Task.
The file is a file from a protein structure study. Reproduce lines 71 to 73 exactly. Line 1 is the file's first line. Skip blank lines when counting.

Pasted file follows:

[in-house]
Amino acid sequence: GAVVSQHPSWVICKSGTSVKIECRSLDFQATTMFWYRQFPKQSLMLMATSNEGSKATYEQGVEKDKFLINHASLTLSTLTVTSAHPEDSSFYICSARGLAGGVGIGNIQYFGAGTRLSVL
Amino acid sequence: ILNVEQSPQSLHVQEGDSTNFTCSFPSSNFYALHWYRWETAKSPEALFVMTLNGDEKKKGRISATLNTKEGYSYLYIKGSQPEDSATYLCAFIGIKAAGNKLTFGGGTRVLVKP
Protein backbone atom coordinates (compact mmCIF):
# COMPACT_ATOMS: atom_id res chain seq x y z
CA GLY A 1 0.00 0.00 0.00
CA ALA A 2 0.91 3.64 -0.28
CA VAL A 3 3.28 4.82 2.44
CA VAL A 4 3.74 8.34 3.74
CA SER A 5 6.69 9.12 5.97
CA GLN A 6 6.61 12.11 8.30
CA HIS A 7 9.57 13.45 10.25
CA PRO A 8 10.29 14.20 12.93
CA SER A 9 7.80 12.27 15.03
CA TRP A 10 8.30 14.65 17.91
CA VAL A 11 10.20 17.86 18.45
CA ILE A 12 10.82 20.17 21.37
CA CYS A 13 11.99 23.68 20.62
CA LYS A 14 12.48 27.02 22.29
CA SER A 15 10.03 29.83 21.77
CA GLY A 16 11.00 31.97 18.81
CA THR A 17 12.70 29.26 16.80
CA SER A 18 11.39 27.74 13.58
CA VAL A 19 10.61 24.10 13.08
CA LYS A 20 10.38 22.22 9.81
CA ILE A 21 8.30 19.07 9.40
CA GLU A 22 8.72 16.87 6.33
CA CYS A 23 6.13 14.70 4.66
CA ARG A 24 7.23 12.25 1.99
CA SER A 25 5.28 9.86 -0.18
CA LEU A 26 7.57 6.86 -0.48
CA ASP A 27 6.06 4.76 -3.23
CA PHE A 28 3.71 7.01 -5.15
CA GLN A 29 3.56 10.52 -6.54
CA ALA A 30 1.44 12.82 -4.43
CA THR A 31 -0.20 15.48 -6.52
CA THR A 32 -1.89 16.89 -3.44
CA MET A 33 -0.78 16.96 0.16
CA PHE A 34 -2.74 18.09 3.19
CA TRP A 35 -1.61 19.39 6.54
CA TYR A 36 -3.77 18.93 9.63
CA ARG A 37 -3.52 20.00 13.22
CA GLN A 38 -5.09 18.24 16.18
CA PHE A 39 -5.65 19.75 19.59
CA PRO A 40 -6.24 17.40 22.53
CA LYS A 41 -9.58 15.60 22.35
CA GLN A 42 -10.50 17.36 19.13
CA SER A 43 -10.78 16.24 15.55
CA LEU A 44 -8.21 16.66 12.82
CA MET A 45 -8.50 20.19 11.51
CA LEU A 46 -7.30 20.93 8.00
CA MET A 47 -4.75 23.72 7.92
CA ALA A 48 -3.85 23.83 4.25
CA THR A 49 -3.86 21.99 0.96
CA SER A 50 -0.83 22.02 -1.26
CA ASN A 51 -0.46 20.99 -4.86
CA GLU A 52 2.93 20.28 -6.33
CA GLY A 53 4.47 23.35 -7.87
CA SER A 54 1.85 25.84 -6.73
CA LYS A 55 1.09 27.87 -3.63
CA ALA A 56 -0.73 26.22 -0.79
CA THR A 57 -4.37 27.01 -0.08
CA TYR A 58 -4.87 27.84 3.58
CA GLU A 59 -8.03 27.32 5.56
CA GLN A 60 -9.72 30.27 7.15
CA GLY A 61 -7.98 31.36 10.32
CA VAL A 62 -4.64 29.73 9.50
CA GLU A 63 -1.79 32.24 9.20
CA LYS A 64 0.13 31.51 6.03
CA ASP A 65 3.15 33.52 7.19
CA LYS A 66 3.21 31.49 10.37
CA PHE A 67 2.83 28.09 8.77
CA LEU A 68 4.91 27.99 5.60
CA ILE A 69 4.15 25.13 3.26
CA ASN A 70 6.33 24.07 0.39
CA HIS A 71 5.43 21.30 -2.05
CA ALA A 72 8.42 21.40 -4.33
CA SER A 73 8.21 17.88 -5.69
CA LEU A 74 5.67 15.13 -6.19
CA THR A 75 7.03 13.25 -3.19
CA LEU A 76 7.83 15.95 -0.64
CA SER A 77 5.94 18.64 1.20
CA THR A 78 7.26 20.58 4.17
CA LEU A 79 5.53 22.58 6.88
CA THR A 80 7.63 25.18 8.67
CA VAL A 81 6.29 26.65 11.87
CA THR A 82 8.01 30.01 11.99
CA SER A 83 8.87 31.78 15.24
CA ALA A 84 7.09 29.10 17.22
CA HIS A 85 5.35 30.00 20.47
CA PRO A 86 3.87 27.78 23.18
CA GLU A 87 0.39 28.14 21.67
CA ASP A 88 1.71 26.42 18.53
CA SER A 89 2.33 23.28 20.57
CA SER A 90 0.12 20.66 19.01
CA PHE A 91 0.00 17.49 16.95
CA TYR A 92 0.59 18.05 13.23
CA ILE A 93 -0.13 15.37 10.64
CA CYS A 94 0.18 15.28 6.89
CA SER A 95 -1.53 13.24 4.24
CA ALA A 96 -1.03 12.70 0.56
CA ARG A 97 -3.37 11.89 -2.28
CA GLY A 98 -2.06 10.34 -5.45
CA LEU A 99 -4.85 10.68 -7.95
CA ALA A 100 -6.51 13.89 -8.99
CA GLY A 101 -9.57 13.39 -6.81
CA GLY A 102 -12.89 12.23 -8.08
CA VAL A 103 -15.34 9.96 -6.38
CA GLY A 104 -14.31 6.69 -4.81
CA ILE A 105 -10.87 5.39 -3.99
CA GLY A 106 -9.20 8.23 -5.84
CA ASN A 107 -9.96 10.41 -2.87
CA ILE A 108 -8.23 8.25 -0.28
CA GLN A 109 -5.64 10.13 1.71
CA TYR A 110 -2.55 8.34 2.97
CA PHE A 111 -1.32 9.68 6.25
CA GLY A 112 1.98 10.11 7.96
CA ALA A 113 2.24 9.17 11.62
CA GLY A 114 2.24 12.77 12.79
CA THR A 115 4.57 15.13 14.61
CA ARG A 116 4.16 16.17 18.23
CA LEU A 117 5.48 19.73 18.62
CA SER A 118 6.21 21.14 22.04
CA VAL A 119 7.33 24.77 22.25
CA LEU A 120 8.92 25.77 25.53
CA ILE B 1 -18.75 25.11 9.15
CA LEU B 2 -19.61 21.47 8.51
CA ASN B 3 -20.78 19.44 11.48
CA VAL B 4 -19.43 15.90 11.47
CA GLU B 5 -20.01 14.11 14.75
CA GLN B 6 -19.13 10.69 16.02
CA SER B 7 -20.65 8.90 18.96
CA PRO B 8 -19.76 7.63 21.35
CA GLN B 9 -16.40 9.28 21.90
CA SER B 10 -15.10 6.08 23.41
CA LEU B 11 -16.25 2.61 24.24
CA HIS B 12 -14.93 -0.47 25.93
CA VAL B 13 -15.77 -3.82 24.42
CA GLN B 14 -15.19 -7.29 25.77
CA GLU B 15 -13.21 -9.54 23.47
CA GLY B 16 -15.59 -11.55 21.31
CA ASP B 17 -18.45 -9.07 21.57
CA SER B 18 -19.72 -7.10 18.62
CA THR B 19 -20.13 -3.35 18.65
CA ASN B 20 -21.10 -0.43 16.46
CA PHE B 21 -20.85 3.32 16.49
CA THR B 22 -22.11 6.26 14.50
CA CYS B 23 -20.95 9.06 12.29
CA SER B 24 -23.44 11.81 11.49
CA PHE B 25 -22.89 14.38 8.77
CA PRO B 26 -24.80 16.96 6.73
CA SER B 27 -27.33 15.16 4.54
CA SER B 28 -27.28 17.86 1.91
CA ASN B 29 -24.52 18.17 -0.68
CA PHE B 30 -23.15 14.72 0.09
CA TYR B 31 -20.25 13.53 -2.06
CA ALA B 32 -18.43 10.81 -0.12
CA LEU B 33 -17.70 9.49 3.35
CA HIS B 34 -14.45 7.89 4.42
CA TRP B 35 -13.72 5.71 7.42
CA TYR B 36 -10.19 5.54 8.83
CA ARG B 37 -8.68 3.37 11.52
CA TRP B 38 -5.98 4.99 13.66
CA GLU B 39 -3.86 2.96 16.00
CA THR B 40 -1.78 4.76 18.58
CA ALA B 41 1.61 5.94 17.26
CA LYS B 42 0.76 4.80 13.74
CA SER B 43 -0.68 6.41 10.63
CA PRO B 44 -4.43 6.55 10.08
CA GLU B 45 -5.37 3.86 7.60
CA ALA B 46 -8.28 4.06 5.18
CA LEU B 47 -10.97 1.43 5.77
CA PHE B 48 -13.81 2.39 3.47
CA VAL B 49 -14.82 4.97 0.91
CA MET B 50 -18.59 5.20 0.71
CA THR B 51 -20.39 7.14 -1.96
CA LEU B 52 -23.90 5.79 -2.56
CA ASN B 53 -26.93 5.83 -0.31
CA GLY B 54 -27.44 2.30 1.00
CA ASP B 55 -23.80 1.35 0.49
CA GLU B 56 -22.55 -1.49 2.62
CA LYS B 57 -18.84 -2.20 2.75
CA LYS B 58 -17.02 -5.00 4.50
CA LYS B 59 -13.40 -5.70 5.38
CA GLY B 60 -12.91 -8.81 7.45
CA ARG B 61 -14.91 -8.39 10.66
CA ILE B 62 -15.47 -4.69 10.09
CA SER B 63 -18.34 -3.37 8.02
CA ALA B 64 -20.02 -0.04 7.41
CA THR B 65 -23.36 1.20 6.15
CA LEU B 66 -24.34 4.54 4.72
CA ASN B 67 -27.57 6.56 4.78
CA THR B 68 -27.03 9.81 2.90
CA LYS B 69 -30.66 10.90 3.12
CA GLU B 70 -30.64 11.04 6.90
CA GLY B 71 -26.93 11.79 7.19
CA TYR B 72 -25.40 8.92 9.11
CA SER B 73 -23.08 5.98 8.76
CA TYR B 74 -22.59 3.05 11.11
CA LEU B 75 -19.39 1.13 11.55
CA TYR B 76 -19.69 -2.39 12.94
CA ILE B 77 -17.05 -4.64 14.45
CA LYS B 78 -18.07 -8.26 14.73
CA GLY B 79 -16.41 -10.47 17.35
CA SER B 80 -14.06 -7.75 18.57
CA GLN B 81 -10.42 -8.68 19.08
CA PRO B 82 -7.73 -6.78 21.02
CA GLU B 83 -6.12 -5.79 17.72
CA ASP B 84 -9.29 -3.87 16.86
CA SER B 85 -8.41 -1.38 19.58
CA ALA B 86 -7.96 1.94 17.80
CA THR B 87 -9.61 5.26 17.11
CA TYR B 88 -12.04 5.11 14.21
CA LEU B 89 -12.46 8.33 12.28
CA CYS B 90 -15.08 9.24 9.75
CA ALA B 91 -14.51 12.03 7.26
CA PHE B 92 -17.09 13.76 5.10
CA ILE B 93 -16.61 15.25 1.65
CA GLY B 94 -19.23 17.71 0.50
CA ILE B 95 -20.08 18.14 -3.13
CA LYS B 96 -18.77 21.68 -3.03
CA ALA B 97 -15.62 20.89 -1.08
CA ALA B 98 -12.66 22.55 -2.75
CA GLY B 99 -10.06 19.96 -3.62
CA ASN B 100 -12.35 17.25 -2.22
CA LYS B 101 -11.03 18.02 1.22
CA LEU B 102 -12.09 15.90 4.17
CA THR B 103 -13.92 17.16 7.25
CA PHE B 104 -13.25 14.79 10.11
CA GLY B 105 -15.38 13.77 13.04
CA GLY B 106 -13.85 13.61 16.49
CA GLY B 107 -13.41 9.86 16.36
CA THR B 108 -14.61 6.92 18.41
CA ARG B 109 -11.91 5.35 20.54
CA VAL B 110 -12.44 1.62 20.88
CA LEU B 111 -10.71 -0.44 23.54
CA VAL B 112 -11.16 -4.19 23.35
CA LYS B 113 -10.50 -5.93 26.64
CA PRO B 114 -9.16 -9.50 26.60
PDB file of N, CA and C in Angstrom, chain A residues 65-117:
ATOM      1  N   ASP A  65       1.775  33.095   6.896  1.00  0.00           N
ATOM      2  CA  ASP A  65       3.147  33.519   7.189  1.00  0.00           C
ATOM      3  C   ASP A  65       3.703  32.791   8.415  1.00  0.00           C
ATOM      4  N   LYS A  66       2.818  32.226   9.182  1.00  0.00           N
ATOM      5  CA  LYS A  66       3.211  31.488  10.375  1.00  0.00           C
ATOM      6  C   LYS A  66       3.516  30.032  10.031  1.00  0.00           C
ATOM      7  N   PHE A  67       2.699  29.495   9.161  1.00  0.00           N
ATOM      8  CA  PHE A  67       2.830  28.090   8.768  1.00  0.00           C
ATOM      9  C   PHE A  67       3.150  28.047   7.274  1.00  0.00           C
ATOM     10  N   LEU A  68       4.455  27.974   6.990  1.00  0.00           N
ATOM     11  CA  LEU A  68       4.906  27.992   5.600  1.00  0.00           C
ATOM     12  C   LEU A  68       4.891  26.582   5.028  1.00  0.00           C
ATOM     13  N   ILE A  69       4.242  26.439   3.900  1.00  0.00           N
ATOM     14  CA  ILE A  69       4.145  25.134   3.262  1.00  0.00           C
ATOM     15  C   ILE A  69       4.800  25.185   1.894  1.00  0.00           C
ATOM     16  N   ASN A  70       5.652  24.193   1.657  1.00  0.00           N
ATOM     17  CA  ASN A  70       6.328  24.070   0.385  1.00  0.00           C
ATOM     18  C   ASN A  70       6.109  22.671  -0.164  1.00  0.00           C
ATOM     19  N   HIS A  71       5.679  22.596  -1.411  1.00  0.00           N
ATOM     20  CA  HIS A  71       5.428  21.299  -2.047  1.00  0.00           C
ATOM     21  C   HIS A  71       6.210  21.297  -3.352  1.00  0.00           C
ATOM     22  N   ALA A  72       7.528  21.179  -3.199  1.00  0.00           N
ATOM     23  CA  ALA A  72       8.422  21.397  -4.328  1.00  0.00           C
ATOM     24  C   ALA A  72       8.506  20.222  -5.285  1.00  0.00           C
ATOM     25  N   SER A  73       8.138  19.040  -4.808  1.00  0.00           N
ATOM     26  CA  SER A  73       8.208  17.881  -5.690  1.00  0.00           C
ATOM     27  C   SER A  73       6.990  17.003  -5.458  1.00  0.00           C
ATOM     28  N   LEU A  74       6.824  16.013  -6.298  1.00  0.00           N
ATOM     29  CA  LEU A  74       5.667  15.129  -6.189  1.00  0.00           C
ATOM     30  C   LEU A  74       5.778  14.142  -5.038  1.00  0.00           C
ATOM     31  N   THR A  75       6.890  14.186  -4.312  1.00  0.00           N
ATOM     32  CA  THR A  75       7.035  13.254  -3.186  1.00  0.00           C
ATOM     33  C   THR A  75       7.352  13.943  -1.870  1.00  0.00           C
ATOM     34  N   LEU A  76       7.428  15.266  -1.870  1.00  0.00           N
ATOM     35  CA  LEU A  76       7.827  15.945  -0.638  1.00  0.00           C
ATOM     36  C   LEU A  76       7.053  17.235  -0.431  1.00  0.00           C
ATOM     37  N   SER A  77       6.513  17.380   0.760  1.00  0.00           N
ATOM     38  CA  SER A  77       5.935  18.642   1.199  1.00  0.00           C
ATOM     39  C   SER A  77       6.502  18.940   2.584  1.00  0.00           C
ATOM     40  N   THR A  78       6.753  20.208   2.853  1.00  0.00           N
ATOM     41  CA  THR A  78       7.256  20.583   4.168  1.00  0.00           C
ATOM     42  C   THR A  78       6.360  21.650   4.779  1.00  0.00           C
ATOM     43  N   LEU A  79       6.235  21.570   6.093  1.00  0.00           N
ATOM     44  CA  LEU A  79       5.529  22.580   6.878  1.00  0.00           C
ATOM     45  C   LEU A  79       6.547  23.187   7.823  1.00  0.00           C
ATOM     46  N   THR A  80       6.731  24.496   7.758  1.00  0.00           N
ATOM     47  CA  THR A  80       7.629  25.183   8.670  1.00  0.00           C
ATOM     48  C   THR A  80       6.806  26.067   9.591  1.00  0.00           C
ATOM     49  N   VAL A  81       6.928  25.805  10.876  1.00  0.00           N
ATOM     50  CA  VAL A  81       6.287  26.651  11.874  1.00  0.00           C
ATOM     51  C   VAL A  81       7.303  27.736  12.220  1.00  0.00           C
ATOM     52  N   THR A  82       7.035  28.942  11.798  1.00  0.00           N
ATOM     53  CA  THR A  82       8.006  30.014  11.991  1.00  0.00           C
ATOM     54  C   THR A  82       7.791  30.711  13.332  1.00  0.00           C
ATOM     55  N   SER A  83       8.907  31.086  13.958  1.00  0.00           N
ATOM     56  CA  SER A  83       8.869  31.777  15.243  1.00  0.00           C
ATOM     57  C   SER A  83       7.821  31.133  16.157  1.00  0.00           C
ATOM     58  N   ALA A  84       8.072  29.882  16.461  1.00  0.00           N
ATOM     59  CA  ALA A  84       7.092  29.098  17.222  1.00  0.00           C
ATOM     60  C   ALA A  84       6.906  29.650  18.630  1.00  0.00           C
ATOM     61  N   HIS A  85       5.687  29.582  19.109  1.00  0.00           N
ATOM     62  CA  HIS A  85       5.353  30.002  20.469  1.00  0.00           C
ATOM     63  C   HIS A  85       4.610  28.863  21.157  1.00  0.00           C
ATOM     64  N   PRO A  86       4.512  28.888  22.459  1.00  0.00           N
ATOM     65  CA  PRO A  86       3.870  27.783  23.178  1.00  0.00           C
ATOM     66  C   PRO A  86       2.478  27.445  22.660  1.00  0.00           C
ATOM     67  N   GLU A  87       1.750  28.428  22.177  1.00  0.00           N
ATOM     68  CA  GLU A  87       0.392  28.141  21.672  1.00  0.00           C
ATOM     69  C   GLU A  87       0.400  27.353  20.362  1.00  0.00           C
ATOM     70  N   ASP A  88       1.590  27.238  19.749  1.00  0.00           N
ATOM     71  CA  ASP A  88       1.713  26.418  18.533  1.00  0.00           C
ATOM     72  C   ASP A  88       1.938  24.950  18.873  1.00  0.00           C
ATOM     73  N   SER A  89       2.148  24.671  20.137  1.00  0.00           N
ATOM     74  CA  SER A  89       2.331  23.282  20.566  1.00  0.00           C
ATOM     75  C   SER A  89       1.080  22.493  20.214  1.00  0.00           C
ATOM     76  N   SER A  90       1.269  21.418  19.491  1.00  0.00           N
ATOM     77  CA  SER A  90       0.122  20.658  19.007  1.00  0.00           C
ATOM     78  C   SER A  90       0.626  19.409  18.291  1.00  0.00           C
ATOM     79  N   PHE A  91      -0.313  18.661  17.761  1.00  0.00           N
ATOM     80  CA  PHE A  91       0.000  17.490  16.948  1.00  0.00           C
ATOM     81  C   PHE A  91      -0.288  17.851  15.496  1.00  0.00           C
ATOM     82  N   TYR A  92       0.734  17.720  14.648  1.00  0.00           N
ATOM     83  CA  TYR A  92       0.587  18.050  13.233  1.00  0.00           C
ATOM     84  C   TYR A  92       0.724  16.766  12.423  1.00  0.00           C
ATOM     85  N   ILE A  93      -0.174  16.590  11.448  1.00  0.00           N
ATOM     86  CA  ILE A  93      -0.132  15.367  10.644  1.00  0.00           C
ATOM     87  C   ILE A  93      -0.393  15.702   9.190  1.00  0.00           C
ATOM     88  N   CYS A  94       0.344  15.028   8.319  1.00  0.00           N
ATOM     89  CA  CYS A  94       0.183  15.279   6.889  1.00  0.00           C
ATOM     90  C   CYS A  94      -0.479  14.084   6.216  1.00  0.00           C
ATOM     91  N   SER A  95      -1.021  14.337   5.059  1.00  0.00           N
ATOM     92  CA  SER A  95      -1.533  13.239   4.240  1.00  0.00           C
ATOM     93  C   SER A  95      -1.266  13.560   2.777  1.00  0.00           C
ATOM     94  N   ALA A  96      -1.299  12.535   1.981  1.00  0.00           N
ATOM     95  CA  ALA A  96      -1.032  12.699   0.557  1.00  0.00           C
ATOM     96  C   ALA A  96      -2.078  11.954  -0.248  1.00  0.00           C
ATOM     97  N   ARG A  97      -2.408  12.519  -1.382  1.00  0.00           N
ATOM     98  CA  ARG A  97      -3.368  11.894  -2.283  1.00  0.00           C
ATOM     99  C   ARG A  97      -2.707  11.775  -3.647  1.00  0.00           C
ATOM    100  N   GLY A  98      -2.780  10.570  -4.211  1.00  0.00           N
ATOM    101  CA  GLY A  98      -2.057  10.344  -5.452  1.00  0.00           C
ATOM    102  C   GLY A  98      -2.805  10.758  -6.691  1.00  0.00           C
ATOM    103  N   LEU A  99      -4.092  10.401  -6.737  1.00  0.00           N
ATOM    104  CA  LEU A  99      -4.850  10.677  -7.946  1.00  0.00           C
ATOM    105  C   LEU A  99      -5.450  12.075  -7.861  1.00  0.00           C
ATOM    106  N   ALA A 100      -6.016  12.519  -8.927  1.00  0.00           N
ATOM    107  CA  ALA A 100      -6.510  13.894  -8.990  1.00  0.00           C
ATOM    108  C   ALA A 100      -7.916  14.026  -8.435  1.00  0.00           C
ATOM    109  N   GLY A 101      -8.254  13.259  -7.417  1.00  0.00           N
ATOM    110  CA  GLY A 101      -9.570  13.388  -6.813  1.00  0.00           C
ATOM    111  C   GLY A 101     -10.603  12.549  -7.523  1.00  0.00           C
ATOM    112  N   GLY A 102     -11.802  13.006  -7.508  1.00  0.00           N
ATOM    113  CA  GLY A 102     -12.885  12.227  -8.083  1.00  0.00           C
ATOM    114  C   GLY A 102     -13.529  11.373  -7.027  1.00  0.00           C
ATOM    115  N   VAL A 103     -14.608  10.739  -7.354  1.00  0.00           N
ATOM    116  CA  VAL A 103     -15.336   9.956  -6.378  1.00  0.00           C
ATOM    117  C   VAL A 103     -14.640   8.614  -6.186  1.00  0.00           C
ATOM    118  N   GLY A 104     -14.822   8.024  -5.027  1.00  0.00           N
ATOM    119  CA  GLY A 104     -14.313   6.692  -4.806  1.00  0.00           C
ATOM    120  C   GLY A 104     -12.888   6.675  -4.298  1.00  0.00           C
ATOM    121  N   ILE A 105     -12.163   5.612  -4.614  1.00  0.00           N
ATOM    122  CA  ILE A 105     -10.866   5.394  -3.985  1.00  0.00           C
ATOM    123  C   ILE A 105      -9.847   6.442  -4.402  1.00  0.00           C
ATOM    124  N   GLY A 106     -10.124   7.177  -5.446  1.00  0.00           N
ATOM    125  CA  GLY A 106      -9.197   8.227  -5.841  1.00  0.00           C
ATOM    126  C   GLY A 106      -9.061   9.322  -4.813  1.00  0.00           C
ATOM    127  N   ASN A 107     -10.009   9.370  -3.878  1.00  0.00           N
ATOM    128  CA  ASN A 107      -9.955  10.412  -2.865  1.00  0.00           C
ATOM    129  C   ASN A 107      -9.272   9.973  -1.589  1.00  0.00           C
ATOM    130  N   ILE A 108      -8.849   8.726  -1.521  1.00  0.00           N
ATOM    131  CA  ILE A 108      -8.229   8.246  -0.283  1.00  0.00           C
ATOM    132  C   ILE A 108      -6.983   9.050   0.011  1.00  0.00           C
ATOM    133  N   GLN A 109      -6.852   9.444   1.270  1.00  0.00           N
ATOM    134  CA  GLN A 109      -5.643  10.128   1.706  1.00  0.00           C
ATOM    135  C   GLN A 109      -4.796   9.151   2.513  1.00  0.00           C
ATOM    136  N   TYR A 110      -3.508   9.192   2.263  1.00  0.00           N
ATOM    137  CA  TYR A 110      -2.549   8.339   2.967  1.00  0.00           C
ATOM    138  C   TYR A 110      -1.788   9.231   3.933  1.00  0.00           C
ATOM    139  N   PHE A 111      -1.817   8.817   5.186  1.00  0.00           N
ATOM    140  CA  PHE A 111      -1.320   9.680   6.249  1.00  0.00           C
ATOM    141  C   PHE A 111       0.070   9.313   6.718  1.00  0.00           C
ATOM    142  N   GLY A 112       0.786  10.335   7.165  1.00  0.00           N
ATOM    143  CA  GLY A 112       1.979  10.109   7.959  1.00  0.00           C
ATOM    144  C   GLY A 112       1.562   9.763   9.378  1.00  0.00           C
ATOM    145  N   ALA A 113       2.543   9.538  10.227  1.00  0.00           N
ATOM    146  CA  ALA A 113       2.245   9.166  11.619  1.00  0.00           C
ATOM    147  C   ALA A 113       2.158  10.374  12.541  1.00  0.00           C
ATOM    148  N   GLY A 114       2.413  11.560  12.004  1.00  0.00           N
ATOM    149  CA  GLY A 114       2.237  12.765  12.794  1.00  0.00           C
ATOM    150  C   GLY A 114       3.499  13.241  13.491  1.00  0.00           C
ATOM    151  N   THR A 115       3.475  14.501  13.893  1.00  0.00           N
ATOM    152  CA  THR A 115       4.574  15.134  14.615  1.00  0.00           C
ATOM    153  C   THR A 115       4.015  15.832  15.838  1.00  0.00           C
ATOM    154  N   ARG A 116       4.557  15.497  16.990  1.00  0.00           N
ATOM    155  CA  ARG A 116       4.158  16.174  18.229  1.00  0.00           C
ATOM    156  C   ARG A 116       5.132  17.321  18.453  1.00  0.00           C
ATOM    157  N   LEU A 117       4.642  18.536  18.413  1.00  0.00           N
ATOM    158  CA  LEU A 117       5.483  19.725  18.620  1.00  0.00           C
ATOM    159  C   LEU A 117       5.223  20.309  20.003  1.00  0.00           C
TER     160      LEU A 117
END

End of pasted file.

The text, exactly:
CA LYS A 66 3.21 31.49 10.37
CA PHE A 67 2.83 28.09 8.77
CA LEU A 68 4.91 27.99 5.60